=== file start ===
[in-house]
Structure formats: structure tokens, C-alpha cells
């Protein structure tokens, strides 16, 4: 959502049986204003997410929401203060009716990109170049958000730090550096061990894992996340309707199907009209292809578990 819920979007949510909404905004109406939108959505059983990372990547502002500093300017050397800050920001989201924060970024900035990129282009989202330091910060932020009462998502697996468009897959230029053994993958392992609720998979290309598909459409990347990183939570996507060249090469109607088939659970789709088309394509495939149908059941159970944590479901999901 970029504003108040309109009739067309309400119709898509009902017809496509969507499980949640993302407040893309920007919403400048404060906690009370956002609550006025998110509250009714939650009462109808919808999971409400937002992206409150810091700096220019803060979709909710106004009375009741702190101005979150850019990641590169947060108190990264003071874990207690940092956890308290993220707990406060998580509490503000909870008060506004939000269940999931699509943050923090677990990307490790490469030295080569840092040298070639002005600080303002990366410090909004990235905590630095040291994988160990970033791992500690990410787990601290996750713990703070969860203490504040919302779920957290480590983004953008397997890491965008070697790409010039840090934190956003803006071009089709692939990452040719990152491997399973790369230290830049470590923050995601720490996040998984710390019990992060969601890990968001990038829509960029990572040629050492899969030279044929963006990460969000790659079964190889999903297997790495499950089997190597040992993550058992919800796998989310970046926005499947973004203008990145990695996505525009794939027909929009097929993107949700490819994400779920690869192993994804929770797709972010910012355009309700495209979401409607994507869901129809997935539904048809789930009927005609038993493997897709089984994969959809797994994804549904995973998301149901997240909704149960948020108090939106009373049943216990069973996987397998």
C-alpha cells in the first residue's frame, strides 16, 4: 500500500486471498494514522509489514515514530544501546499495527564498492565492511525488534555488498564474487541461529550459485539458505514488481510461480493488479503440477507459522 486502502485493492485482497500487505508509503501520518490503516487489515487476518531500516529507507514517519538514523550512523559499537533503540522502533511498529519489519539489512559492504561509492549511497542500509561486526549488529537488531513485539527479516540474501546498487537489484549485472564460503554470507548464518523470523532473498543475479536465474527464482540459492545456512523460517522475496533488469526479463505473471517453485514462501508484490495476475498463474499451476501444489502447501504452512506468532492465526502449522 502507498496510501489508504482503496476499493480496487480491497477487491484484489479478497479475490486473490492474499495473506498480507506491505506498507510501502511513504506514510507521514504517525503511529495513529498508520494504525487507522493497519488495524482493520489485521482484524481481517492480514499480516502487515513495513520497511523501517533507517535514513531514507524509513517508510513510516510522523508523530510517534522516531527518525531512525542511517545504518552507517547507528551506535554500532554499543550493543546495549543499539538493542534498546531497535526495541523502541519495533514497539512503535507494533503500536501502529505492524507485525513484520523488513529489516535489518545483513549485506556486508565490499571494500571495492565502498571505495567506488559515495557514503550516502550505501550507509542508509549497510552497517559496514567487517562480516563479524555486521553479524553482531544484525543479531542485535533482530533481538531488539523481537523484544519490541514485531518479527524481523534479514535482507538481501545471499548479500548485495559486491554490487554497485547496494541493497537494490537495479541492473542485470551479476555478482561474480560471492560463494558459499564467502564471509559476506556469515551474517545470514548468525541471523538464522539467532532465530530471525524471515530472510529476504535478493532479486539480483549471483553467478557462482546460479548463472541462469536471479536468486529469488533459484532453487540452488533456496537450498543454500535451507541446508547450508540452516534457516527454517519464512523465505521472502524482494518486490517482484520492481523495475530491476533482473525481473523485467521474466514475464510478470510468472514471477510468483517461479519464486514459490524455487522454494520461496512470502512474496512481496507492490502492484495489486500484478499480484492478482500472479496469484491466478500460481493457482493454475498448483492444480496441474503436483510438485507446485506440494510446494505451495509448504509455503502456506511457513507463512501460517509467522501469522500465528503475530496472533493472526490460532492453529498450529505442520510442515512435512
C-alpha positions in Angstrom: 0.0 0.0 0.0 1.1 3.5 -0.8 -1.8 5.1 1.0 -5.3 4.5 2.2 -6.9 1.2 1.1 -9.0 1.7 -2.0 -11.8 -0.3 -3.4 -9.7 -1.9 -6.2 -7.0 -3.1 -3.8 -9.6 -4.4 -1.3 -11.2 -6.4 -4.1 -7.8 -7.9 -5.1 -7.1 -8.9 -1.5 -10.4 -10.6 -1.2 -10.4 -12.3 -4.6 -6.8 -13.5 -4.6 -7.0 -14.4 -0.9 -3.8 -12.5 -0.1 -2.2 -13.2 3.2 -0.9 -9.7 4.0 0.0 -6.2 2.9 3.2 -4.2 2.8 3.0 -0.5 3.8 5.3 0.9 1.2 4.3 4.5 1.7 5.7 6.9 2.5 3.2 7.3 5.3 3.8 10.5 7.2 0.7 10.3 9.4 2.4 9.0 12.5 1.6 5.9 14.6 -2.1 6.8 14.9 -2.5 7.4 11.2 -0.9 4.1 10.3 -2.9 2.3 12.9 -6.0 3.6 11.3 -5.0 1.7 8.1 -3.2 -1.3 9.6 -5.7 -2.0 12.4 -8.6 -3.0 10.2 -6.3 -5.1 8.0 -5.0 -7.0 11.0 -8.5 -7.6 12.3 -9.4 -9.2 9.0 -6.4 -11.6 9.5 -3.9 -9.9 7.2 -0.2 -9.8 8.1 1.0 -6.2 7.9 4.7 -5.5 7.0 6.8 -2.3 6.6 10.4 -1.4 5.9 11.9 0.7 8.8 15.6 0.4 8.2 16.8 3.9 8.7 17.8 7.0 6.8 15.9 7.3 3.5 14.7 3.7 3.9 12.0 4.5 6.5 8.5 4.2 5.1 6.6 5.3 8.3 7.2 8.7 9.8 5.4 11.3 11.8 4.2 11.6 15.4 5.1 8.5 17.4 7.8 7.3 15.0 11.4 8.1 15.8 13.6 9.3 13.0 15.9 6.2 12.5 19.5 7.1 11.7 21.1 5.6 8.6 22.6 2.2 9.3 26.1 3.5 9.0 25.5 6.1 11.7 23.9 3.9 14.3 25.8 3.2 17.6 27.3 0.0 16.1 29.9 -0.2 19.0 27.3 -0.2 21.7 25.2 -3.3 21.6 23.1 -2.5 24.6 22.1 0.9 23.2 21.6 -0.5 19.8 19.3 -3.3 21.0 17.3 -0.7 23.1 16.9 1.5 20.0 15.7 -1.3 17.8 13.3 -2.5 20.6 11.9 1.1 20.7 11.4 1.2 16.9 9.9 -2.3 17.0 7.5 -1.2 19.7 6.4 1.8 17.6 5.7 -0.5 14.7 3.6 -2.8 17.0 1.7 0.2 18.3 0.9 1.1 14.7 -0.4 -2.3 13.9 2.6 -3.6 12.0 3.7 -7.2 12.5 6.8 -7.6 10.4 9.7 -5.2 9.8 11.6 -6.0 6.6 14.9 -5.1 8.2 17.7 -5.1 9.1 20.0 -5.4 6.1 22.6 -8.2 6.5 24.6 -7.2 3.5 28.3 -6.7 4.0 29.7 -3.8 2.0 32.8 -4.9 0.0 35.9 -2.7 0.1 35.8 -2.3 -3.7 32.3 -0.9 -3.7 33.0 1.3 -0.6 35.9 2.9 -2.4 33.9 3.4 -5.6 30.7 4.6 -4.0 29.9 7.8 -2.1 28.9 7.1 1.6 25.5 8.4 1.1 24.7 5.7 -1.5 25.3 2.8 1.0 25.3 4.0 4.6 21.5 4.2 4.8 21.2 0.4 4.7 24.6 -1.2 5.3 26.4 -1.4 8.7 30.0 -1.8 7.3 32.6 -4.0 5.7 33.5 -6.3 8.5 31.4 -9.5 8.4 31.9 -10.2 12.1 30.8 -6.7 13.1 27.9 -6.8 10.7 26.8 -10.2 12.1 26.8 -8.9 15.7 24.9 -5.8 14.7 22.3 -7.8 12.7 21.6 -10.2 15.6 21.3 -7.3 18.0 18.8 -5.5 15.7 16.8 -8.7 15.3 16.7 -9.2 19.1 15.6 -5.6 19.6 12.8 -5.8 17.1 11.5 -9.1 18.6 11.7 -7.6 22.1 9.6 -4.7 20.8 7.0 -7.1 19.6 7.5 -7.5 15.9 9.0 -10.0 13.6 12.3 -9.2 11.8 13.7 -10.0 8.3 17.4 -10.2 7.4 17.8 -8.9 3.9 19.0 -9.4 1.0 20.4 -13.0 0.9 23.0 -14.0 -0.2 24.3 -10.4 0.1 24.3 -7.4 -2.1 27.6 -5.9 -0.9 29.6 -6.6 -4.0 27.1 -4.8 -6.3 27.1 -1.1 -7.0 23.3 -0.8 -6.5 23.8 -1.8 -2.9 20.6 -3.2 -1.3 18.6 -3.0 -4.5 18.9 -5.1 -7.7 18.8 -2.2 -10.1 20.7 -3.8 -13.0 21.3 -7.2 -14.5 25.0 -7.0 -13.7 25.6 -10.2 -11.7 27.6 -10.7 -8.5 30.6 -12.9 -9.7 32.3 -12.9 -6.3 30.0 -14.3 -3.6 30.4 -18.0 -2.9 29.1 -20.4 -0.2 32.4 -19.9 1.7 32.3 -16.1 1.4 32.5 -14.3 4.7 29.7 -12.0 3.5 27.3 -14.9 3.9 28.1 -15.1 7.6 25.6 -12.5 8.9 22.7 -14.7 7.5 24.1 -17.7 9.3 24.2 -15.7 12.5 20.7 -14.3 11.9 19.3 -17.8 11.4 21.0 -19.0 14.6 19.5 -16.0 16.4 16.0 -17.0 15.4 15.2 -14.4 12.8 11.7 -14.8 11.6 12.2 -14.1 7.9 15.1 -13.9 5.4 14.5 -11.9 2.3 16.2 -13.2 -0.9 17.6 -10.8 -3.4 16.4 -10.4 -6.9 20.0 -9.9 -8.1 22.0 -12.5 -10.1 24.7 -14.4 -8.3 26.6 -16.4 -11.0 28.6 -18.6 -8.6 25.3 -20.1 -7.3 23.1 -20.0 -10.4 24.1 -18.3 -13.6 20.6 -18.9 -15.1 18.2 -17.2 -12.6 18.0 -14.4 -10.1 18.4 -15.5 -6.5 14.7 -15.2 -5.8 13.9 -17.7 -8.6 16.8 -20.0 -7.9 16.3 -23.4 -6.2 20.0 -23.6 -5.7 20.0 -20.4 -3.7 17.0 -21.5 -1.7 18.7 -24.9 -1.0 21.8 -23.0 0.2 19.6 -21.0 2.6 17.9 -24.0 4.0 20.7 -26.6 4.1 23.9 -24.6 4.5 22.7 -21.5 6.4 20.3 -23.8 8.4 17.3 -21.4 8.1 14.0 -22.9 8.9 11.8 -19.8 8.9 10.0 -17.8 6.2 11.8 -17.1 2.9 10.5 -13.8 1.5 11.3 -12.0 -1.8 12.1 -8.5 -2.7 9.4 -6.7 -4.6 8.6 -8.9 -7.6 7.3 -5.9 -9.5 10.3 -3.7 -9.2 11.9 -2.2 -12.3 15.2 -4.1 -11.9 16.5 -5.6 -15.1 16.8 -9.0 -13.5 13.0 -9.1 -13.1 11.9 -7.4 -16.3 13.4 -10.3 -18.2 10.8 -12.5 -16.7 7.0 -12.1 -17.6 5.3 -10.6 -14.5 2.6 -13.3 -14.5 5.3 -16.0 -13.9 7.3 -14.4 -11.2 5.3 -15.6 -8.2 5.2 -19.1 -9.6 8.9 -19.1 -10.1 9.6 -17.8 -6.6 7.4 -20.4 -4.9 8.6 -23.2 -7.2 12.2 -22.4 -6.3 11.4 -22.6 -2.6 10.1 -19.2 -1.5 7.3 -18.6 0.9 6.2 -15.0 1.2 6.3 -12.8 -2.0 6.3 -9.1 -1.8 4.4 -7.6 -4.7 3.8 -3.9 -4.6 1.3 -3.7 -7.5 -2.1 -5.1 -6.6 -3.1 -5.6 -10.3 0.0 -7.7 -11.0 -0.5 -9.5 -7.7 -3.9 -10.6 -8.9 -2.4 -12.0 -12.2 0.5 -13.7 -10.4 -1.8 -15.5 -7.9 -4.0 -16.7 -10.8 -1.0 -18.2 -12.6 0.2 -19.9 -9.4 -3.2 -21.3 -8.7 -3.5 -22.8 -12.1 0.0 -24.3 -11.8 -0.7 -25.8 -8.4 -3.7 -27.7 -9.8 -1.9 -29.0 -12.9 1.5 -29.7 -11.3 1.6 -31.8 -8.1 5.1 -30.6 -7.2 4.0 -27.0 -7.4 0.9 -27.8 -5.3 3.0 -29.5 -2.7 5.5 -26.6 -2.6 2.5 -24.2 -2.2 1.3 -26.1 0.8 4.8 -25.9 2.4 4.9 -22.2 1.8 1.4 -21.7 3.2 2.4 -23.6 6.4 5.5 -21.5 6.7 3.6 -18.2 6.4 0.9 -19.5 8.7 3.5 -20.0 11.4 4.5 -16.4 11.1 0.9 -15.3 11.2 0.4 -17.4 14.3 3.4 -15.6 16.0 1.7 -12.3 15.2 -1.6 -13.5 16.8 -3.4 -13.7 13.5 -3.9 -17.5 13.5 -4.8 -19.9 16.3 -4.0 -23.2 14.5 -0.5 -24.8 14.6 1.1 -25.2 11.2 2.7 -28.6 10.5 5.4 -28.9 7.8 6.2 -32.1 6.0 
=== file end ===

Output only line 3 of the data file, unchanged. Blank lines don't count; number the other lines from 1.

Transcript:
């Protein structure tokens, strides 16, 4: 959502049986204003997410929401203060009716990109170049958000730090550096061990894992996340309707199907009209292809578990 819920979007949510909404905004109406939108959505059983990372990547502002500093300017050397800050920001989201924060970024900035990129282009989202330091910060932020009462998502697996468009897959230029053994993958392992609720998979290309598909459409990347990183939570996507060249090469109607088939659970789709088309394509495939149908059941159970944590479901999901 970029504003108040309109009739067309309400119709898509009902017809496509969507499980949640993302407040893309920007919403400048404060906690009370956002609550006025998110509250009714939650009462109808919808999971409400937002992206409150810091700096220019803060979709909710106004009375009741702190101005979150850019990641590169947060108190990264003071874990207690940092956890308290993220707990406060998580509490503000909870008060506004939000269940999931699509943050923090677990990307490790490469030295080569840092040298070639002005600080303002990366410090909004990235905590630095040291994988160990970033791992500690990410787990601290996750713990703070969860203490504040919302779920957290480590983004953008397997890491965008070697790409010039840090934190956003803006071009089709692939990452040719990152491997399973790369230290830049470590923050995601720490996040998984710390019990992060969601890990968001990038829509960029990572040629050492899969030279044929963006990460969000790659079964190889999903297997790495499950089997190597040992993550058992919800796998989310970046926005499947973004203008990145990695996505525009794939027909929009097929993107949700490819994400779920690869192993994804929770797709972010910012355009309700495209979401409607994507869901129809997935539904048809789930009927005609038993493997897709089984994969959809797994994804549904995973998301149901997240909704149960948020108090939106009373049943216990069973996987397998």